Ben Nadel
On User Experience (UX) Design, JavaScript, ColdFusion, Node.js, Life, and Love.
I am the chief technical officer at InVision App, Inc - a prototyping and collaboration platform for designers, built by designers. I also rock out in JavaScript and ColdFusion 24x7.
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Using HTML5 Offline Application Cache Events In Javascript

By Ben Nadel on

I've played around with HTML5's Offline Application Cache and Cache Manifest features before; however, I've never looked into how the application cache activity can be monitored with Javascript. After watching Peter Lubbers' "HTML5 Offline Web Applications" presentation at the HTML5 Meetup.com group last night, I was finally inspired to dig a little deeper into the application cache lifecycle.

 
 
 
 
 
 
 
 
 
 

I've already blogged about how to set up the offline application cache manifest file and explored which pages do and do not have access to cached assets; so, I won't both explaining the basic configuration. What's important to understand in this post is that as the browser interacts with the cache manifest file and builds the local cache, it triggers a number of events to which we can bind. As this happens, the following application cache events are available:

  • checking - The browser is checking for an update, or is attempting to download the cache manifest for the first time. This is always the first event in the sequence.
  • noupdate - The cache manifest hadn't changed.
  • downloading - The browser has started to download the cache manifest, either for the first time or because changes have been detected.
  • progress - The browser had downloaded and cached an asset. This is fired once for every file that is downloaded (including the current page which is cached implicitly).
  • cached - The resources listed in the manifest have been fully downloaded, and the application is now cached locally.
  • updateready - The resources listed in the manifest have been newly redownloaded, and the script can use swapCache() to switch to the new cache.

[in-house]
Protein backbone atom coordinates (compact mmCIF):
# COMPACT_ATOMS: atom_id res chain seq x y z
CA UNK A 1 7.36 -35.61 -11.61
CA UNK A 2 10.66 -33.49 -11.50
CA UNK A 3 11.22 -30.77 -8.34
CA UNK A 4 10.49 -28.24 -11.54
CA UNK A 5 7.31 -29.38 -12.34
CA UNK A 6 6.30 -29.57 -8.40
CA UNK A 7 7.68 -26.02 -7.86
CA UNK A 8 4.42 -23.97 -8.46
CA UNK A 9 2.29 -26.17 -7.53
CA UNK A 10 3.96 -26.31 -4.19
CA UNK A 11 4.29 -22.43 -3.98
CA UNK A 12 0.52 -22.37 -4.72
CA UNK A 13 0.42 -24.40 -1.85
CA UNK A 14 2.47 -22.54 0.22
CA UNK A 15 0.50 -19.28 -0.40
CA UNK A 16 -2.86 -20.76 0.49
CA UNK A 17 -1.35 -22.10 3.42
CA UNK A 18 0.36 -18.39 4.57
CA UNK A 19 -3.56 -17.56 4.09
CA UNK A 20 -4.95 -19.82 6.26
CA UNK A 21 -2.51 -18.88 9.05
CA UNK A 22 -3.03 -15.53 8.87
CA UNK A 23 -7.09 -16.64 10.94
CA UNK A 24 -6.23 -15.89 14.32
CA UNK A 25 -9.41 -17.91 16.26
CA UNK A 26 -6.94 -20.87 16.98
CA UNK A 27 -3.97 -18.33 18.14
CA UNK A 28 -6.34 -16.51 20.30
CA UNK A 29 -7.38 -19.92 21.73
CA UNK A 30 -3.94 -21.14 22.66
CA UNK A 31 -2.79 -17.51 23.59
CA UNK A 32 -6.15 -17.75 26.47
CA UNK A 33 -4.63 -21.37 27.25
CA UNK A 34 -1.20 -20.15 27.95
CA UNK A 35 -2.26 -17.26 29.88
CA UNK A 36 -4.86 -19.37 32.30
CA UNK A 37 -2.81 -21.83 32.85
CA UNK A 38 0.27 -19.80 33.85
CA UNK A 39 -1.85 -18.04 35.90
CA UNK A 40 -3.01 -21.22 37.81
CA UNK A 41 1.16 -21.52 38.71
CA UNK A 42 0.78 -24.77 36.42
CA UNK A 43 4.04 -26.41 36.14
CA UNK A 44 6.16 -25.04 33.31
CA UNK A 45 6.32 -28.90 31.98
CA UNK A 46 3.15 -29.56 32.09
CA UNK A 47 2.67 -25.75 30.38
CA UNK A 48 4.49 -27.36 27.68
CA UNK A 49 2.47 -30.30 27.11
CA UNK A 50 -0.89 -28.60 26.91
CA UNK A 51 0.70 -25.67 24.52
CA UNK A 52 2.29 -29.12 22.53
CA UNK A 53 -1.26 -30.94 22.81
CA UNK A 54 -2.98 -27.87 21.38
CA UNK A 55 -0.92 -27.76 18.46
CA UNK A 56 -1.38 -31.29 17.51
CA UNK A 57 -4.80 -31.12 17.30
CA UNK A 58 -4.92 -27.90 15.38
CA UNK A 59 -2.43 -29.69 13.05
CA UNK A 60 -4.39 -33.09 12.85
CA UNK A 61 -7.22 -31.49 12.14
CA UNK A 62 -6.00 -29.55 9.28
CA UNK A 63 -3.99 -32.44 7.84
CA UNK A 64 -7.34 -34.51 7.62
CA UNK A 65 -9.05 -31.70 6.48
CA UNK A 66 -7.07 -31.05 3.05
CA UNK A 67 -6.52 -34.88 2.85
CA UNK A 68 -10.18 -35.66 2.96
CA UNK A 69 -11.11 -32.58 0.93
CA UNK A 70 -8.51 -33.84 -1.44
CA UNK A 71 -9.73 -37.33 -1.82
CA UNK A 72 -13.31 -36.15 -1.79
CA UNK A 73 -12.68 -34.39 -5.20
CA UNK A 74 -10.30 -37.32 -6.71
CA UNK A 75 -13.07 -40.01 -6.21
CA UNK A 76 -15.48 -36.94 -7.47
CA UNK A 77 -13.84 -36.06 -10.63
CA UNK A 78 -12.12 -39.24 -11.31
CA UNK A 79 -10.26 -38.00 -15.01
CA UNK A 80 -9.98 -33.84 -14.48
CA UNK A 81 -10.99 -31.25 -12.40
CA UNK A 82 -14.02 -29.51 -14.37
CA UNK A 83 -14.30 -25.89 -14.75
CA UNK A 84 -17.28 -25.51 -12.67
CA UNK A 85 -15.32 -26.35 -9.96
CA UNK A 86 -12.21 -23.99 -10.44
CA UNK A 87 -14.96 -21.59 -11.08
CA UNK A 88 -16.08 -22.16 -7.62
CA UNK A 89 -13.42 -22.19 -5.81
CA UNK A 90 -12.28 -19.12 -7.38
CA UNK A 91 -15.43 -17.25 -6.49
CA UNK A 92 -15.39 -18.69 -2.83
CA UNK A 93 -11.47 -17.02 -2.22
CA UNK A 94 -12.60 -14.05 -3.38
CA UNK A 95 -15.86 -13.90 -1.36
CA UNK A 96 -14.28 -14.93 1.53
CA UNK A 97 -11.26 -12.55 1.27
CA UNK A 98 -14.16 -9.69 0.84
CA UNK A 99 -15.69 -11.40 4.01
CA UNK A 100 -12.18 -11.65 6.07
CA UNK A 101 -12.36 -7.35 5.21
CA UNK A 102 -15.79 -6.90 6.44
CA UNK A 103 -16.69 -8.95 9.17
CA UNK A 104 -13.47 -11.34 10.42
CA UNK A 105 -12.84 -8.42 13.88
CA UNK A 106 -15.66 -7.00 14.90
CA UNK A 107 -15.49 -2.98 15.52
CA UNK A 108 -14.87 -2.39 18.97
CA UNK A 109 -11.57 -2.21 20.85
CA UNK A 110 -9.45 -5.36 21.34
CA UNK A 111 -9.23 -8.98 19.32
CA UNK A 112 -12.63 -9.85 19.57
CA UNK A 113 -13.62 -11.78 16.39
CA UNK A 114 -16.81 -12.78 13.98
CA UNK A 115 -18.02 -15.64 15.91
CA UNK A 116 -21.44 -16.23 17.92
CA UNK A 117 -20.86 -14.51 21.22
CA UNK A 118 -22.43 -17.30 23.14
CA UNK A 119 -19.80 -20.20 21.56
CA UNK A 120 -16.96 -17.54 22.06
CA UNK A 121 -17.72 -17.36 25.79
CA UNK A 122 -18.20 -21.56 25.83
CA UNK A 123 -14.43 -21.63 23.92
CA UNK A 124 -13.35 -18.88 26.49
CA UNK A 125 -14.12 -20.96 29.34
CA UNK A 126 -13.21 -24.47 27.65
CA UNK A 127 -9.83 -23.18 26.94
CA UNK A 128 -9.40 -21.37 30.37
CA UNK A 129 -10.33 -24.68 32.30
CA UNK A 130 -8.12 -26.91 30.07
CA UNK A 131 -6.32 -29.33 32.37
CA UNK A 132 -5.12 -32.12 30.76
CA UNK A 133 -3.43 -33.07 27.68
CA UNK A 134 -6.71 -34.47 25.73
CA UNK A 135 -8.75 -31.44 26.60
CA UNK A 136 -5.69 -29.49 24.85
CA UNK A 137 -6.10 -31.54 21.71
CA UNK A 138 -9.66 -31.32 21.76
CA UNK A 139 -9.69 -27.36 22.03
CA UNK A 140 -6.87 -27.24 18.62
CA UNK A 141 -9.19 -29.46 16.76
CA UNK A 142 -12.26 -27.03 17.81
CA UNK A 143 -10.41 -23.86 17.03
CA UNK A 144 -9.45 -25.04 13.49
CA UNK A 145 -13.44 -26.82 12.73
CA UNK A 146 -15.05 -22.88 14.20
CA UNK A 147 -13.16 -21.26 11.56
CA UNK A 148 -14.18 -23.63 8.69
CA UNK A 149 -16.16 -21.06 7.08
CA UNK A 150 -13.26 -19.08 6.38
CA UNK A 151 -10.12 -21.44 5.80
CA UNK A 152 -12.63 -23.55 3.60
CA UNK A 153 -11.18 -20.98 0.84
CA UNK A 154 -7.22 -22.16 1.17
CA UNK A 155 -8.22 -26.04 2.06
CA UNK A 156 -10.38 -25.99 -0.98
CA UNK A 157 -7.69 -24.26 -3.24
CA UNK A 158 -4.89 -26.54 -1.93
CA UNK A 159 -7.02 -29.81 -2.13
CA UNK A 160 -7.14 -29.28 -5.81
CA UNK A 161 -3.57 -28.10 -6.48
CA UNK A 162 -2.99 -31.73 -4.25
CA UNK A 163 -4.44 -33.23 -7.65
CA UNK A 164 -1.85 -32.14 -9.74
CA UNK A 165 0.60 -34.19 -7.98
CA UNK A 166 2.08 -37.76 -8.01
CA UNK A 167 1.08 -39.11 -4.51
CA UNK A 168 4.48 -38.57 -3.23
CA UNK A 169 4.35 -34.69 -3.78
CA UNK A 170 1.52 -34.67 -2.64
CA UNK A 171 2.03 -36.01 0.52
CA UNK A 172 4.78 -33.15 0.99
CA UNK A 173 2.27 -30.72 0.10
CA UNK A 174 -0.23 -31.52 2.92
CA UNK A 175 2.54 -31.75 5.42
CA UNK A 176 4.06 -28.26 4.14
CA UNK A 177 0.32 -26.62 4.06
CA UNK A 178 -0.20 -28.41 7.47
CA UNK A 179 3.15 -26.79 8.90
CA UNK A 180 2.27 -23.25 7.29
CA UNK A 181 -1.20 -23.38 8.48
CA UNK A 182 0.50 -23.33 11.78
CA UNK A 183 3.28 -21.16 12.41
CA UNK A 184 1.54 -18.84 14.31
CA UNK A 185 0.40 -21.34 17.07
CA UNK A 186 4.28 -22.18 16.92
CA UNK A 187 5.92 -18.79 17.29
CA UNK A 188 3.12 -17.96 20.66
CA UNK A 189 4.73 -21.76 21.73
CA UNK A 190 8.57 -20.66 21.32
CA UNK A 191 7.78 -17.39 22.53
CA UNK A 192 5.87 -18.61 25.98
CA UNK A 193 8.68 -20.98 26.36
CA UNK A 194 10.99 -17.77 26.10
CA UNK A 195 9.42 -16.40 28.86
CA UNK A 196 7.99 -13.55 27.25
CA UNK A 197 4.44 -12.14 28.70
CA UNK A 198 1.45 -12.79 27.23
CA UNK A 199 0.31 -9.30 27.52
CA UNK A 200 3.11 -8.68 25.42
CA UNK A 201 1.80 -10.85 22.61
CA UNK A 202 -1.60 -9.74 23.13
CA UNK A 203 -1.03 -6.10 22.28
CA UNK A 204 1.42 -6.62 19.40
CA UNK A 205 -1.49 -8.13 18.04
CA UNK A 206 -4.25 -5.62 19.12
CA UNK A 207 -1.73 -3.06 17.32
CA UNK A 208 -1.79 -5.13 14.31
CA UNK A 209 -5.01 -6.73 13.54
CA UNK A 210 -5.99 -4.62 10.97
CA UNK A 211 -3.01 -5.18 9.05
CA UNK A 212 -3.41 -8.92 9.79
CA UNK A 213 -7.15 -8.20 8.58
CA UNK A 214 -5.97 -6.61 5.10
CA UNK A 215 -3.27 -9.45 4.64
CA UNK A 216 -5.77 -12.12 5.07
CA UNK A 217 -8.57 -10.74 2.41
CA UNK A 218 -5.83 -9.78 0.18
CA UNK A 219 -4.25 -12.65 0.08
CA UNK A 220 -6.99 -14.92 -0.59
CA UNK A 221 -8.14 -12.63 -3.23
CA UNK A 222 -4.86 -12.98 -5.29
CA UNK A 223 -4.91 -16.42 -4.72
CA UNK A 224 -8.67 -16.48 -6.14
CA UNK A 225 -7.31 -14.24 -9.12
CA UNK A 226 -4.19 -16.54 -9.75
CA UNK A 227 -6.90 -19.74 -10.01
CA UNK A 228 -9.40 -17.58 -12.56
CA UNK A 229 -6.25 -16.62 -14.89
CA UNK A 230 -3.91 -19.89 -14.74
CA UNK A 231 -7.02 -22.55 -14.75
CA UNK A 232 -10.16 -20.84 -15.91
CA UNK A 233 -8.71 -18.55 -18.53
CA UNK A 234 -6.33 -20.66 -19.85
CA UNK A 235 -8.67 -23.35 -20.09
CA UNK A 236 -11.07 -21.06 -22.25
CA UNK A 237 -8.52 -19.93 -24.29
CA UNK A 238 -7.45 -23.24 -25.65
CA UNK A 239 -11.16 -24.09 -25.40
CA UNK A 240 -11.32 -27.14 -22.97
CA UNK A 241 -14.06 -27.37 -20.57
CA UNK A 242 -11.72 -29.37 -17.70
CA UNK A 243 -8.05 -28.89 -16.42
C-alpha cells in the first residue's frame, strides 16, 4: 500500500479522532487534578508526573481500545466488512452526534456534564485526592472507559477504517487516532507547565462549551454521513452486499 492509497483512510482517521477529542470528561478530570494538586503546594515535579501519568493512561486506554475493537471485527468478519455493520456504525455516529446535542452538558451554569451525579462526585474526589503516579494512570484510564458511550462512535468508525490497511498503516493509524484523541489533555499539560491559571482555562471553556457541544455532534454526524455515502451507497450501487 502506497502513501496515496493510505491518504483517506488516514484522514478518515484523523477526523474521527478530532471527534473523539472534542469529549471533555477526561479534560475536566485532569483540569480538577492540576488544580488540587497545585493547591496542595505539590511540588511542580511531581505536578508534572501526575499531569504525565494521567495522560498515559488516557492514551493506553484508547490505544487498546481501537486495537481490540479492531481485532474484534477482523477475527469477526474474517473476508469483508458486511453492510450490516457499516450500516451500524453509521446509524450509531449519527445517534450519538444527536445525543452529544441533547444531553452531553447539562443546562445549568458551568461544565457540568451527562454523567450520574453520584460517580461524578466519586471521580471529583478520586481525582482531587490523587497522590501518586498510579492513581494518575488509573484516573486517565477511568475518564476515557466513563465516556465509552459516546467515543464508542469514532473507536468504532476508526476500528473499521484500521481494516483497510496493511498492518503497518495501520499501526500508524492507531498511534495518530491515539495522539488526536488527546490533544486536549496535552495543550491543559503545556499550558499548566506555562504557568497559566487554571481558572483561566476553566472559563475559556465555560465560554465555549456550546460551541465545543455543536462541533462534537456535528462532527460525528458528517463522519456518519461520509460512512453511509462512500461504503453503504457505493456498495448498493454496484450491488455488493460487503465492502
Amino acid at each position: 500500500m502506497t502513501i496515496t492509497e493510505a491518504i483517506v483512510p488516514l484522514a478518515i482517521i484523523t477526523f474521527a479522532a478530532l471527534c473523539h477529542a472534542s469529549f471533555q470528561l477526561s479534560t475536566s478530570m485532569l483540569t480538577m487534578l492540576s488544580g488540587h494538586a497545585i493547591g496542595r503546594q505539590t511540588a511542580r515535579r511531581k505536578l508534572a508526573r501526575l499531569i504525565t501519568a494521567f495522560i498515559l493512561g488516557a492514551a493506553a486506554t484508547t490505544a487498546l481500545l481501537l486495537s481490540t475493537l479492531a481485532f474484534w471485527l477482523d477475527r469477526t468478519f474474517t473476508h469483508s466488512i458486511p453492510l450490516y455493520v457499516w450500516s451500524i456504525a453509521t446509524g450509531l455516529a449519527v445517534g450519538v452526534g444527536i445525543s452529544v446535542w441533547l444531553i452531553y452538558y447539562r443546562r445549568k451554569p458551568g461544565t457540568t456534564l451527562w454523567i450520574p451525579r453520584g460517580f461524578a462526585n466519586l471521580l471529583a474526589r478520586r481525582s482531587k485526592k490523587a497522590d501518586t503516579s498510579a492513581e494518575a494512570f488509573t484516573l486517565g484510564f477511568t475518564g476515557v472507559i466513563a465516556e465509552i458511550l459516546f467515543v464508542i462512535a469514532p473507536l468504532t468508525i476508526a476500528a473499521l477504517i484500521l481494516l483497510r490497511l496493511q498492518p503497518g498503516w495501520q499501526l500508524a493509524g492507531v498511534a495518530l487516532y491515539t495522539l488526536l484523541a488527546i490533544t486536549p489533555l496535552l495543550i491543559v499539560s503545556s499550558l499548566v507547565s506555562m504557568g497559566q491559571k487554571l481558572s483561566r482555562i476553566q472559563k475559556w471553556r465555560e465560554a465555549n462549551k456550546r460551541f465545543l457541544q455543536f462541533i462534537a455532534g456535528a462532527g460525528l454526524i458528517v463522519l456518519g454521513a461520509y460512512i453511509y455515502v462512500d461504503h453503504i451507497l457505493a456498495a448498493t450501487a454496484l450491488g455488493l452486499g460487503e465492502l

• obsolete - The cache manifest file could not be found, indicating that the cache is no longer needed. The application cache is being deleted.
  • error - An error occurred at some point - this could be caused by a number of things. This will always be the last event in the sequence.

To experiment with these events, I am going to cache the same ColdFusion file a number of times. Here is the cache manifest:

Manifest.cfm - Cache Manifest

  • <!---
  • Define the Cache Manifest content. I'm doing it this way since
  • the "CACHE MANIFEST" line needs to be the first line in the file
  • and storing it in a buffer allows us to TRIM later without having
  • ugly line breaks.
  • --->
  • <cfsavecontent variable="cacheManifest">
  •  
  • <!---
  • NOTE: Cache Manifest must be the very first thing in this
  • manifest file.
  • --->
  • CACHE MANIFEST
  •  
  • <!---
  • When a cache manifest is reviewed by the browser, it uses a
  • complete byte-wise comparison. As such, we can use COMMENTS
  • to invalidate a previously used cache manifest. In this way,
  • we can use a version-comment to indicate change even when the
  • file list has not changed (by the file contents have!).
  •  
  • NOTE: If ANY part of this file is different from the previous
  • cache manifest, ALL of the files are re-downloaded.
  • --->
  • # Cache Manifest Version: 1.10
  •  
  • ./index.cfm
  • ./jquery-1.4.2.js
  •  
  • # Cache our sleeper pages. Notice that these are all the same script,
  • # but are differentiated by their arbitrary IDs.
  •  
  • ./sleeper.cfm?id=1
  • ./sleeper.cfm?id=2
  • ./sleeper.cfm?id=3
  • ./sleeper.cfm?id=4
  • ./sleeper.cfm?id=5
  • ./sleeper.cfm?id=6
  • ./sleeper.cfm?id=7
  • ./sleeper.cfm?id=8
  • ./sleeper.cfm?id=9
  • ./sleeper.cfm?id=10
  •  
  •  
  • # This is where we can white-list pages that cannot be cached.
  •  
  • NETWORK:
  •  
  • ./manifest.cfm
  •  
  •  
  • # This is where we can define fall-backs.
  •  
  • FALLBACK:
  •  
  • </cfsavecontent>
  •  
  •  
  • <!--- ----------------------------------------------------- --->
  • <!--- ----------------------------------------------------- --->
  •  
  •  
  • <!---
  • Let's reset the output and set the appropriate content type.
  • It is critical that the manifest file be served up as a type
  • "text/cache-manifest" mime-type otherwise the client simply
  • will not treat this as a cache manifest.
  •  
  • NOTE: We need to be careful about the whitespace here since
  • the very first line of the file must contain the phrase,
  • "CACHE MANIFEST". As such, we must TRIM() the content.
  • --->
  • <cfcontent
  • type="text/cache-manifest"
  • variable="#toBinary( toBase64( trim( cacheManifest ) ) )#"
  • />

As you can see, we are caching the file - sleeper.cfm - ten times. I am using a URL parameter in order to differentiate the cached asset. Since the cache manifest defines URLs, not script names, the ID=N query string value is enough to turn one file into ten different cache entries. The sleeper.cfm itself will sleep for one thousand milliseconds in order to give our master page time to observe the download events as they happen.

You might notice that I have white-listed (Network) the cache manifest file itself. This is not something you would typically do; I have done this here to help minimizing cache of an asynchronous (AJAX) manifest request later on in the demo.

Sleeper.cfm - Our Cached Asset

  • <!--- Param the page ID. --->
  • <cfparam name="url.id" type="numeric" default="0" />